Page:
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At Harvard, students can pick ‘ze, hir, hirs’

Gender-neutral pronouns have hit Harvard.

“The Faculty of Arts and Sciences’ registration tool now gives students the option to choose preferred gender pronouns for the first time,” The Harvard Crimson campus newspaper reports.

On the page that typically asks students to write down their gender marker—examples of which include “male,” “female,” and “transgender”—they could also manually write in preferred gender pronouns when they registered this week. Examples on the page included “ze, hir, hirs” and “they, them, theirs.”

FAS Registrar Michael P. Burke said the change, which administrators have discussed for a number of years, was intended to “make students feel more comfortable with their gender identity” at Harvard and ease students’ relationships with faculty and advisers, some of whom will be able to see their pronoun information.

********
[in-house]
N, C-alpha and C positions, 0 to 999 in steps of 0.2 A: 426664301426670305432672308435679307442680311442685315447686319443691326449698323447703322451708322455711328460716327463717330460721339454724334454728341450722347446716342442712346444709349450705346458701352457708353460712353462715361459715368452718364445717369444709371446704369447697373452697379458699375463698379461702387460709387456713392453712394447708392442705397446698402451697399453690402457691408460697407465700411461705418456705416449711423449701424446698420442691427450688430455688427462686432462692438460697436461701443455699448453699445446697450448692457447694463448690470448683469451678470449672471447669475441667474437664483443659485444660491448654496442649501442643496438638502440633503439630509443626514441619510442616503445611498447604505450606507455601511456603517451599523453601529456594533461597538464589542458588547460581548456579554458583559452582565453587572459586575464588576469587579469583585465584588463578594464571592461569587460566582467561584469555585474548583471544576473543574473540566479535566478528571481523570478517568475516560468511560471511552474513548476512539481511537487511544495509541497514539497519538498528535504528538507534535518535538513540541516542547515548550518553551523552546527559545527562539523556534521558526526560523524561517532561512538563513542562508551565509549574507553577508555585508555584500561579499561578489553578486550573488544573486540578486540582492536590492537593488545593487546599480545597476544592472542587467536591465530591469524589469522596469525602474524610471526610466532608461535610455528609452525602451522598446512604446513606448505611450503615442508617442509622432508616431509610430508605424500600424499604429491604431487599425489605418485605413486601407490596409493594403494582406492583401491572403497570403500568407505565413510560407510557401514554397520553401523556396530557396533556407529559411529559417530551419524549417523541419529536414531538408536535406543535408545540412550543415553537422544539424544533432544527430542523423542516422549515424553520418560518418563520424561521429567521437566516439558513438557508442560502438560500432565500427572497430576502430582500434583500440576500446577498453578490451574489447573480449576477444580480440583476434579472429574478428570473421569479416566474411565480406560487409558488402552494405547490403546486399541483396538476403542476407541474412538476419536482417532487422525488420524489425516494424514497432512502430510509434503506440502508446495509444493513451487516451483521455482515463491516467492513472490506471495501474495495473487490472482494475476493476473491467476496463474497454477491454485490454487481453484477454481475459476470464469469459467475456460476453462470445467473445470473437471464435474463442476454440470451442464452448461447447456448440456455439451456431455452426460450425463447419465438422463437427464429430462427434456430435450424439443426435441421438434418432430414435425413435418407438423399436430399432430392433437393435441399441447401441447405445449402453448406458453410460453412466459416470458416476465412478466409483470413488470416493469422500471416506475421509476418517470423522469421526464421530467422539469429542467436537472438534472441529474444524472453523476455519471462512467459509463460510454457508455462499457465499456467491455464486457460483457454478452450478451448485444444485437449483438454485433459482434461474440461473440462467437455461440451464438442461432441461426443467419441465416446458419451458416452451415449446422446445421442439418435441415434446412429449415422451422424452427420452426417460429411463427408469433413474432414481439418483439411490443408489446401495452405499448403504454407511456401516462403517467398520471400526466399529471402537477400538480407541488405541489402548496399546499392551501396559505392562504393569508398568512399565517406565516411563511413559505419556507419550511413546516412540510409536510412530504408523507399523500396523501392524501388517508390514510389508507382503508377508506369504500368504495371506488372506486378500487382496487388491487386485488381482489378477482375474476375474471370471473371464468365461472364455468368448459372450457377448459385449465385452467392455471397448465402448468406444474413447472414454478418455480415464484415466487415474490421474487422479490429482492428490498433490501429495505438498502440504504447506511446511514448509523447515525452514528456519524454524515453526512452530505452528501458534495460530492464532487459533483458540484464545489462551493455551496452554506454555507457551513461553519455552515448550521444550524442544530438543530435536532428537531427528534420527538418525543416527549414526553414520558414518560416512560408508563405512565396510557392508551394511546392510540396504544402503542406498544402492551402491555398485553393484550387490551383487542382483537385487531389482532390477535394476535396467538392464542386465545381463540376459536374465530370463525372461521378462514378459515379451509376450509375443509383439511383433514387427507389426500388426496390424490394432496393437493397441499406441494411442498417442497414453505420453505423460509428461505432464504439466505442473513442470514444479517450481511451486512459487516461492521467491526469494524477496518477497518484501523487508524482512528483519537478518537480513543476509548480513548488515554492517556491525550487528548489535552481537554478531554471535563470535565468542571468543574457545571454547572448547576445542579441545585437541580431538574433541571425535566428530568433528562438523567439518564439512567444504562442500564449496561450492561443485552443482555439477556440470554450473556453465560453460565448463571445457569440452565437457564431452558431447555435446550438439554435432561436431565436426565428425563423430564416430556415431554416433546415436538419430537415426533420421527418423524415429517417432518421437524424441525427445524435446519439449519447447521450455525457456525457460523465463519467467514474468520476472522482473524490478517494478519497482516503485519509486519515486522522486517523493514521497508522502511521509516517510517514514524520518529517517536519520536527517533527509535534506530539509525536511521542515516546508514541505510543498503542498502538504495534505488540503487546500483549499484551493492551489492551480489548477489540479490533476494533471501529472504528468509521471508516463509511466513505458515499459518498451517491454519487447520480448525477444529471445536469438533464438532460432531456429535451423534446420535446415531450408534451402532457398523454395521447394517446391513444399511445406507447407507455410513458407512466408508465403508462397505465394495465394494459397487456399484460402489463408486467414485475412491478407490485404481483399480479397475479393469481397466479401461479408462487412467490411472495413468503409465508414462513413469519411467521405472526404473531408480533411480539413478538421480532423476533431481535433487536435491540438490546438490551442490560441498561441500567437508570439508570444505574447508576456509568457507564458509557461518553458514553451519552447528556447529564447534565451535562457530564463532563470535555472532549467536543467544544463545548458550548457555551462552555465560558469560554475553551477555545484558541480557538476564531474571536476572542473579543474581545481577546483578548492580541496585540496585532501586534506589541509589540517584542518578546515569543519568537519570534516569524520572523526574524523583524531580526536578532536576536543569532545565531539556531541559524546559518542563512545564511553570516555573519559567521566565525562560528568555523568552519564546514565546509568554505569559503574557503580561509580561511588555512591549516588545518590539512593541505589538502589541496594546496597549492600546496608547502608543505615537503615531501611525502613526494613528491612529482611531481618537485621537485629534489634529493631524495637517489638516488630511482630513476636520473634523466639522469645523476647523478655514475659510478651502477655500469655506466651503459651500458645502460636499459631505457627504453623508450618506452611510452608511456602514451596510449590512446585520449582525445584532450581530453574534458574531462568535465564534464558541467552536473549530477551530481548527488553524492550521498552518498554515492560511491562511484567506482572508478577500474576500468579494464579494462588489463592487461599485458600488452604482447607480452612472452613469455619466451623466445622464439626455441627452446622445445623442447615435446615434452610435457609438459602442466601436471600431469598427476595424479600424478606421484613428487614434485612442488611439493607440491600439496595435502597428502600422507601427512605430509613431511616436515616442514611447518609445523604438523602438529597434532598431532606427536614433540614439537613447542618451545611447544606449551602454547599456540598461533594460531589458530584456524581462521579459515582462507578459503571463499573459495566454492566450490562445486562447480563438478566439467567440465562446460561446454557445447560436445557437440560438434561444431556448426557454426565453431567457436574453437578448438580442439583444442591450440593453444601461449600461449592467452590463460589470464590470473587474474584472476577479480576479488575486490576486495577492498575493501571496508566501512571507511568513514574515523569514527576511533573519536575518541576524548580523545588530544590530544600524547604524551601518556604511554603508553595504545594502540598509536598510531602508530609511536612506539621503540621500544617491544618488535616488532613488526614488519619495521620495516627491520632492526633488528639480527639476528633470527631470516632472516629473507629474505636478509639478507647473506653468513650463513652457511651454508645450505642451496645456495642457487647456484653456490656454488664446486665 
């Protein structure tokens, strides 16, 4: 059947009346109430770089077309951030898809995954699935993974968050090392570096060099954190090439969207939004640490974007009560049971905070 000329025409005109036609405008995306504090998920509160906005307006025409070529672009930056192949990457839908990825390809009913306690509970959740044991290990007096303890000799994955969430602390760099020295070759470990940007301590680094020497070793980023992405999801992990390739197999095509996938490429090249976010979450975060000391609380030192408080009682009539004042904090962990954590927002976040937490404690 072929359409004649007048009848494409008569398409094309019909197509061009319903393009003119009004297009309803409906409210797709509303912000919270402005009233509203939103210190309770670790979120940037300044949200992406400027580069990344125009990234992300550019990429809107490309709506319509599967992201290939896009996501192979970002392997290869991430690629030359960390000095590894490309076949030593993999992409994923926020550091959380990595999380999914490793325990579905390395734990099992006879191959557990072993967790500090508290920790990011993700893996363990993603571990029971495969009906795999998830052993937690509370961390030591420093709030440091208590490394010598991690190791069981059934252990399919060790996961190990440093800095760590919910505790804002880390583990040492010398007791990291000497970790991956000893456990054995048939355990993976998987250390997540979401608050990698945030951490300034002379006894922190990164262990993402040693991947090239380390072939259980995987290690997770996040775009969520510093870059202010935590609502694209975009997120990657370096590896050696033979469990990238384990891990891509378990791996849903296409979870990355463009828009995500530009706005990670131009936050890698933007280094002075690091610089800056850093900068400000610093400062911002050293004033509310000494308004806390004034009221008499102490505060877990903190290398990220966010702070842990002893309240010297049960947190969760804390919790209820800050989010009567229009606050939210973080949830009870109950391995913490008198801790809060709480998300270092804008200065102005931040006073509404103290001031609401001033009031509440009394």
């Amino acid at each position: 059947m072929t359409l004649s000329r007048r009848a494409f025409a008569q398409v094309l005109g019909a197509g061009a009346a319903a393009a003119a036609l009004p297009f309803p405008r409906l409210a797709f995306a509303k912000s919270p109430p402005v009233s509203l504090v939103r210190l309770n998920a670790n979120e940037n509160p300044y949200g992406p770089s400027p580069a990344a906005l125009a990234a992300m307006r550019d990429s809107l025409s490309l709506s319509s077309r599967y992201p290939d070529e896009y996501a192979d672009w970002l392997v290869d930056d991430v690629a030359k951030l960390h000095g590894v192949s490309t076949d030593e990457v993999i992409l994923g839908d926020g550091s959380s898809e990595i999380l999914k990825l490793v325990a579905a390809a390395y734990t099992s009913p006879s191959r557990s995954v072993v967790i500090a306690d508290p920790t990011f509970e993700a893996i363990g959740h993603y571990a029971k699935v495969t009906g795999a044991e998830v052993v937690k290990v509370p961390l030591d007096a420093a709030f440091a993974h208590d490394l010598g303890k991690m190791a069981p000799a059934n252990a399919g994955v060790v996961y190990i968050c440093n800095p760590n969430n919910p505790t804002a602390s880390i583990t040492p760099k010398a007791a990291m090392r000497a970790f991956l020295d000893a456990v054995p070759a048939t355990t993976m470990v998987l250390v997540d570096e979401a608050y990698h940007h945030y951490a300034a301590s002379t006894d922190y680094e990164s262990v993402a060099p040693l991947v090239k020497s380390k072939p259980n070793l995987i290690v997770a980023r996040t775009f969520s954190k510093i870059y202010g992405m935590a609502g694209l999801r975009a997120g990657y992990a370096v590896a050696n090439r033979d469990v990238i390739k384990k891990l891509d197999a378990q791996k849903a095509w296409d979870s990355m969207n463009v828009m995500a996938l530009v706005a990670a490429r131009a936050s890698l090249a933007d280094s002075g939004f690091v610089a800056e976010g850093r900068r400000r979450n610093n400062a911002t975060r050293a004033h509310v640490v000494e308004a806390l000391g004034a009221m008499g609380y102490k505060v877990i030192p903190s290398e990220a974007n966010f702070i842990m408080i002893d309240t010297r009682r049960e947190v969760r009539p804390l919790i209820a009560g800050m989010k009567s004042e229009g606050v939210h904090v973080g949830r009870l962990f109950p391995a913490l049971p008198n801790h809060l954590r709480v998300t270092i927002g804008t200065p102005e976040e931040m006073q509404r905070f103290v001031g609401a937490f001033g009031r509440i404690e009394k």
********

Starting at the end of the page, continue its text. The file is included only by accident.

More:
The news follows on the heels of the University of Tennessee Knoxville’s controversial request to the campus community to use “gender-neutral pronouns” such as “ze, xe, xem, xyr, zirs and hirs.”

Read the full Crimson article.

RELATED: UTK student refuses ‘ze, xe, xyr, zirs’ gender-neutral pronouns: ‘I will not change my entire vocabulary’

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Jennifer Kabbany is editor of The College Fix. She previously worked as a daily newspaper reporter and columnist for a decade in Southern California, and prior to that held editorial positions at The Weekly Standard, Washington Times and FrontPageMagazine. She is also a Robert Novak Journalism Fellowship recipient and has contributed to National Review.

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